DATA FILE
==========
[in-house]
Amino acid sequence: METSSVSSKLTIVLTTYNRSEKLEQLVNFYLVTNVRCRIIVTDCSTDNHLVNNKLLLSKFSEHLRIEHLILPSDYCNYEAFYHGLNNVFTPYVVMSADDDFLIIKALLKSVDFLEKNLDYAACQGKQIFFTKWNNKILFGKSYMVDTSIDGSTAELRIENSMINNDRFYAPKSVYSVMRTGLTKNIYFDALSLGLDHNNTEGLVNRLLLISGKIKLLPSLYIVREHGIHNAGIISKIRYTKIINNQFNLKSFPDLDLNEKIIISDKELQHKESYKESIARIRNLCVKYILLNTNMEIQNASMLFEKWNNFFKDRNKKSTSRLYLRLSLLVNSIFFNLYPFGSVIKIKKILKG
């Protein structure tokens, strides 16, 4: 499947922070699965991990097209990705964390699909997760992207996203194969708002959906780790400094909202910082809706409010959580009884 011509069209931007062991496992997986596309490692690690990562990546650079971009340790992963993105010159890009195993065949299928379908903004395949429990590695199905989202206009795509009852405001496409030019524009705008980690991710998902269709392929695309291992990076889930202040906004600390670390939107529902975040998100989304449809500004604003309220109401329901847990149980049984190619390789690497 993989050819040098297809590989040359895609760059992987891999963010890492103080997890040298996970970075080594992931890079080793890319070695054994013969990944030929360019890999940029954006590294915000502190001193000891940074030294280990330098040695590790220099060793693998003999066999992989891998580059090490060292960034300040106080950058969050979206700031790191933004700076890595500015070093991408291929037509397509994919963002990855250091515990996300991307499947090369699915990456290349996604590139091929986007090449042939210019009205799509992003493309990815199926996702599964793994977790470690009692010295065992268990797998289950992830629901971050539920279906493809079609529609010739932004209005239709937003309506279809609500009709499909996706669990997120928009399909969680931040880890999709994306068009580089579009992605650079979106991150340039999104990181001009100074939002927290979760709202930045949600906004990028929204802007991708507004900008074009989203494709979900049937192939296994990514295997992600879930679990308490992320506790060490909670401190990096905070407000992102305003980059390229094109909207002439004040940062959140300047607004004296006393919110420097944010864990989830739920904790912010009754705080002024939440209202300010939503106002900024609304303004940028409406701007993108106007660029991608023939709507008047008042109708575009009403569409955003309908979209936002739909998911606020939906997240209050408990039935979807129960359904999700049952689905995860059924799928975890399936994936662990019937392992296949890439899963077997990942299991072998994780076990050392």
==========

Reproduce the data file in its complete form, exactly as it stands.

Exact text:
[in-house]
Amino acid sequence: METSSVSSKLTIVLTTYNRSEKLEQLVNFYLVTNVRCRIIVTDCSTDNHLVNNKLLLSKFSEHLRIEHLILPSDYCNYEAFYHGLNNVFTPYVVMSADDDFLIIKALLKSVDFLEKNLDYAACQGKQIFFTKWNNKILFGKSYMVDTSIDGSTAELRIENSMINNDRFYAPKSVYSVMRTGLTKNIYFDALSLGLDHNNTEGLVNRLLLISGKIKLLPSLYIVREHGIHNAGIISKIRYTKIINNQFNLKSFPDLDLNEKIIISDKELQHKESYKESIARIRNLCVKYILLNTNMEIQNASMLFEKWNNFFKDRNKKSTSRLYLRLSLLVNSIFFNLYPFGSVIKIKKILKG
């Protein structure tokens, strides 16, 4: 499947922070699965991990097209990705964390699909997760992207996203194969708002959906780790400094909202910082809706409010959580009884 011509069209931007062991496992997986596309490692690690990562990546650079971009340790992963993105010159890009195993065949299928379908903004395949429990590695199905989202206009795509009852405001496409030019524009705008980690991710998902269709392929695309291992990076889930202040906004600390670390939107529902975040998100989304449809500004604003309220109401329901847990149980049984190619390789690497 993989050819040098297809590989040359895609760059992987891999963010890492103080997890040298996970970075080594992931890079080793890319070695054994013969990944030929360019890999940029954006590294915000502190001193000891940074030294280990330098040695590790220099060793693998003999066999992989891998580059090490060292960034300040106080950058969050979206700031790191933004700076890595500015070093991408291929037509397509994919963002990855250091515990996300991307499947090369699915990456290349996604590139091929986007090449042939210019009205799509992003493309990815199926996702599964793994977790470690009692010295065992268990797998289950992830629901971050539920279906493809079609529609010739932004209005239709937003309506279809609500009709499909996706669990997120928009399909969680931040880890999709994306068009580089579009992605650079979106991150340039999104990181001009100074939002927290979760709202930045949600906004990028929204802007991708507004900008074009989203494709979900049937192939296994990514295997992600879930679990308490992320506790060490909670401190990096905070407000992102305003980059390229094109909207002439004040940062959140300047607004004296006393919110420097944010864990989830739920904790912010009754705080002024939440209202300010939503106002900024609304303004940028409406701007993108106007660029991608023939709507008047008042109708575009009403569409955003309908979209936002739909998911606020939906997240209050408990039935979807129960359904999700049952689905995860059924799928975890399936994936662990019937392992296949890439899963077997990942299991072998994780076990050392």